Panic! at the Neighborhood

Why rumors of a protest shook La Jolla, and how more rumors shook America

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Kyle Berlage, Assistant Graphics Editor

On June 5, at 1:09 p.m., a strange email landed in my inbox from an anonymous sender. “As you may be aware, Antifa and its related radical left wing organizations plan to target the Village of La Jolla for a large protest march either this Friday or Saturday. To obviate a police response, their time and date will be determined with only a few hours notice,” the email warned. “The standard protocol for many of these protests has been to begin with peaceful demonstrations which convert into widespread arson, looting and mayhem… Consequently, we are respectfully asking the able bodied men of La Jolla, those with a sense of gallantry and valor, to come down and help peacefully defend our village shops and residential neighborhoods.” 

You might think that the use of such momentous and frankly medieval language would predict a huge battle: one group defending their picturesque city against the evil imposters attempting to burn it all to the ground. Spoiler alert: none of that happened. There were no Black Lives Matter protests in the Village of La Jolla on Friday or Saturday, and statistically, any protest that would occur, would be quite unlikely to turn violent. So why did these rumors have so much power in La Jolla, and across America?

There is no doubt that some protests throughout the country have turned into violent riots. Specifically, the initial outrage that swept the streets of Minneapolis has been popularly seen as “mostly violent riots,” according to a poll by YouGov and Yahoo News. Portland, Oregon is also going through a similar situation as the initial outrage to Floyd’s death in Minneapolis, with special agents being sent into the city to quell the protests. With these riots, there have been many different attempts to utilize the emotionally charged images and language of the protests to further right-wing politicians’ and media corporations’ own political and economic benefit, creating panic at the prospect of a Black Lives Matter protest in their neighborhood.

Right wing media outlets are some of the most crafty when using these images to concoct a dystopian view of the protests. For example, in a clip of Tucker Carlson Tonight from July 3rd titled “Who are the criminals destroying your country?,” Carlson uses repeated images of the same protests as well as images of a couple from St. Louis holding guns outside of their home as if they were being threatened by those protesting down their street. One of the tricks used by Carlson is to repeat a very short clip of the St. Louis couple, during the most charged part of the encounter, in order to keep emotions high when the viewer reacts to his commentary. These techniques are also used from the first click on the Fox News website, with a charged title and a subtitle that reads, “They’re not protesters or civil rights activists. They’re violent criminals being used as a militia by the Democratic Party to seize power.” But as right wing media outlets use these protests to further their economic interests and keep viewers watching, many politicians are using the same techniques to further their political gain.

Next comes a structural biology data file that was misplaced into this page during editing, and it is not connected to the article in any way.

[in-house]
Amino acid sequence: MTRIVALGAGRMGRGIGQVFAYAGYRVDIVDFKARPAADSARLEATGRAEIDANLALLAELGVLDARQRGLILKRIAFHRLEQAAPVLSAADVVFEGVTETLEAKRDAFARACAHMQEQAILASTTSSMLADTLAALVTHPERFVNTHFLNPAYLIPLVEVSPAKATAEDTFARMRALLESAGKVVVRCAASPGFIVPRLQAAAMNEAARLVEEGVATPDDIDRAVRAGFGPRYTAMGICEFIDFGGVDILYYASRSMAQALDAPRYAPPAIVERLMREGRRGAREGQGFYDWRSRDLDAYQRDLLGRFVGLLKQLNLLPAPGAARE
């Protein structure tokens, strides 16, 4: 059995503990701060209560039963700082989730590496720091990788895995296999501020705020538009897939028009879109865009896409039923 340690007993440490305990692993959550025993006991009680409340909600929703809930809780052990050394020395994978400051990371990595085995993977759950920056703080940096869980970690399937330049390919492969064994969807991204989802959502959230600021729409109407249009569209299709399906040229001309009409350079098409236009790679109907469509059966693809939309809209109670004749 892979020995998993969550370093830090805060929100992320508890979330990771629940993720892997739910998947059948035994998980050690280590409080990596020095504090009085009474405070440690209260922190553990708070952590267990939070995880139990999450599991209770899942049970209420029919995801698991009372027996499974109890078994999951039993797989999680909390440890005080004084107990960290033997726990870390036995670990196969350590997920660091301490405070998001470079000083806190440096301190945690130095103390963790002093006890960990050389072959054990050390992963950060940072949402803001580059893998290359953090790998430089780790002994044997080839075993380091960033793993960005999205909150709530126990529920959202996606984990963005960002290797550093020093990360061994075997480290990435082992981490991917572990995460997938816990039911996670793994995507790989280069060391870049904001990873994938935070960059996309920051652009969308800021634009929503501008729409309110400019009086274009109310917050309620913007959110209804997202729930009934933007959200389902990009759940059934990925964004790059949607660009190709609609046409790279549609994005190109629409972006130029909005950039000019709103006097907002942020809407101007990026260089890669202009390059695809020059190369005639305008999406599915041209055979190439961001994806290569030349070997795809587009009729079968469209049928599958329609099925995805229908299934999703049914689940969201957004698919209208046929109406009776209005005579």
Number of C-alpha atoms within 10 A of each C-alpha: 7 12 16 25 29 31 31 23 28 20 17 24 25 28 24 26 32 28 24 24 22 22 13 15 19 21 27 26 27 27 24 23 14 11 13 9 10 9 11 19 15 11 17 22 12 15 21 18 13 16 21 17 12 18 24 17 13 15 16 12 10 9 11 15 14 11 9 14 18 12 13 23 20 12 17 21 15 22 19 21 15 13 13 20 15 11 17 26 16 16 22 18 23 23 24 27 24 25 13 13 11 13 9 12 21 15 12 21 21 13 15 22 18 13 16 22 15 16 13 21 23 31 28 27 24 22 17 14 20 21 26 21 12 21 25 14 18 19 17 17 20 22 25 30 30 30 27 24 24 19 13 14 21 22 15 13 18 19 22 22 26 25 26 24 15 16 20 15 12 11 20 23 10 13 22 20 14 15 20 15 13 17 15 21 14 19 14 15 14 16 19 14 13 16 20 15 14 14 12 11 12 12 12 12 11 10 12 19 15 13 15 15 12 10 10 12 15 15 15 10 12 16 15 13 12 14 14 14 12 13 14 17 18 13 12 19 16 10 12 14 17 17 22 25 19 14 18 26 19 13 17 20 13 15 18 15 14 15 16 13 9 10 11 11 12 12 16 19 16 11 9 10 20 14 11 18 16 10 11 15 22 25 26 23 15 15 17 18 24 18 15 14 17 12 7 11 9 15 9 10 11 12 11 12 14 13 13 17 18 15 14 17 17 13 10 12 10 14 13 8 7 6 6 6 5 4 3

Just as the media does, politicians also use their platforms to spread irrational fear about protests. For example, in response to statues being torn down, Republican congressional representative Jim Hagedorn said that those fighting for the Black Lives Matter movement were, “at war” with “western culture,” terms that, according to the Southern Poverty Law Center, fuel white supremacy. Another instance of the political weaponization of the protests comes from Representative Matt Gaetz of Florida, where he said, “[the protests are] not about violence. It’s not even about race. They want to replace and destroy our great nation,” as well as saying that the concept of white privilege is a “racist” term. But as the media and these politicians stir panic to further their own gain, the information they spread about protests being overwhelmingly violent is either warped or false.

According to research company Ipsos, out of the approximately 1,400 protests that happened in the wake of the death of George Floyd, around 81 percent had no observable violence. In fact, out of the 18 protests that happened within San Diego County, only two protests, or 11 percent of the protests had observable violence. But even though there was comparably little violence at these protests, especially within San Diego County, psychologists may have a reason for why protests might be seen differently by some La Jollans.

According to psychologist Arthur Dobrin D.S.W. in PsychologyToday, exaggerated views of the protests can be compared to a glass half-full or half-empty situation. He said, “Those who see racism as baked into the bones of America see the protests as justified. While condemning violence, they also can understand how rage can follow from malignant injustices. Those who see protesters as violating critical norms of society and view the police as guardians of public safety and property in a perhaps flawed but fundamentally just society will view the violence as the dominant and most important aspect of the demonstrations.”

So as some La Jollans reacted to the circulating rumors about protests in the area, their more conservative and pro-police “frames” of viewing the protests blurred the fact that a protest in La Jolla was unlikely to become violent in the first place. So as whoever wrote that anonymous email to me fundamentally misunderstood what “Antifa” is and the statistical improbability that a protest would turn violent, the combination of media and political exaggeration of the protests, as well as the writer’s own frames of seeing the protests, provides a reason for why they felt that email needed to be sent.